In time, eastern Africa will break off and float away, and the rest of Africa will shimmy northward, closing off the Mediterranean and bumping into Europe. Meanwhile, Los Angeles drifts toward Alaska at the rate of two to three inches per year, which can't be good news for the maitre d' at Ma Maison.

Such geological bulletins do not strike with much urgency as related on "Born of Fire," the latest National Geographic Society Special, at 8 tonight on Channel 26. Although one may be prepared to accept the program's definition of the earth as "a very dynamic object, a living organism," the documentary is not nearly so compelling as Geographic specials about pandas and sharks and golden toads.

True, various parts of the planet are always on the verge of erupting, and it is worth considering whether man will be able to wipe himself off earth's face before earth itself manages to do it (born of fire, die of fire?). But the program's footage of volcanos and schisms and rock formations lacks oomph, and Robert Ballard, the geologist featured prominently, seems to be auditioning for the part of the next Carl Sagan, and not too convincingly.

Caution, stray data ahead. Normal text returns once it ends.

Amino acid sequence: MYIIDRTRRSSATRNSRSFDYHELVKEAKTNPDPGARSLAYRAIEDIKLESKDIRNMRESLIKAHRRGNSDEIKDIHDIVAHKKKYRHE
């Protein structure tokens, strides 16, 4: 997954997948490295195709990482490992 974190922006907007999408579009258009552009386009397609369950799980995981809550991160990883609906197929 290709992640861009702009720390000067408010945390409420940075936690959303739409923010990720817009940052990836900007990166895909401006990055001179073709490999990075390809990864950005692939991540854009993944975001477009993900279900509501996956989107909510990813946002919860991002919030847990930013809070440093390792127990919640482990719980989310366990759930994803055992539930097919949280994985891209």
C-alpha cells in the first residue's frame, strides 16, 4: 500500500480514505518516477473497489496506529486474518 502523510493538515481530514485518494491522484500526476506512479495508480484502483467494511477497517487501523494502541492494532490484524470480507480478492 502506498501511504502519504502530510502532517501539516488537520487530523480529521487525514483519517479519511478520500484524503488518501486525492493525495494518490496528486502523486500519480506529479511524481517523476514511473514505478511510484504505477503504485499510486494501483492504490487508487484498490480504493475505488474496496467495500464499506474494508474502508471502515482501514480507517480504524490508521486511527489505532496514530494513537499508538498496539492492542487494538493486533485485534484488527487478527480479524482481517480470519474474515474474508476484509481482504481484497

Among the locations visited during the hour are Santorin, an island in the Aegean; Iceland, where volcanic splooshes are extremely photogenic; and cities along or near the San Andreas Fault in California, like San Francisco, where "it's just a matter of time," Ballard declares, until there is another quake even worse than the one in 1906. That is, Spencer Tracy, Jeanette MacDonald and Clark Gable might not make it through this time.

The script by Theodore Strauss is marred by a dry triteness, or by such quantum reaches as linking Easter with deliverance from earthquakes in a village where, says narrator E.G. Marshall, "faith holds a triumphant hope." This Geographic special seems not only fitfully softhearted, but occasionally softheaded as well.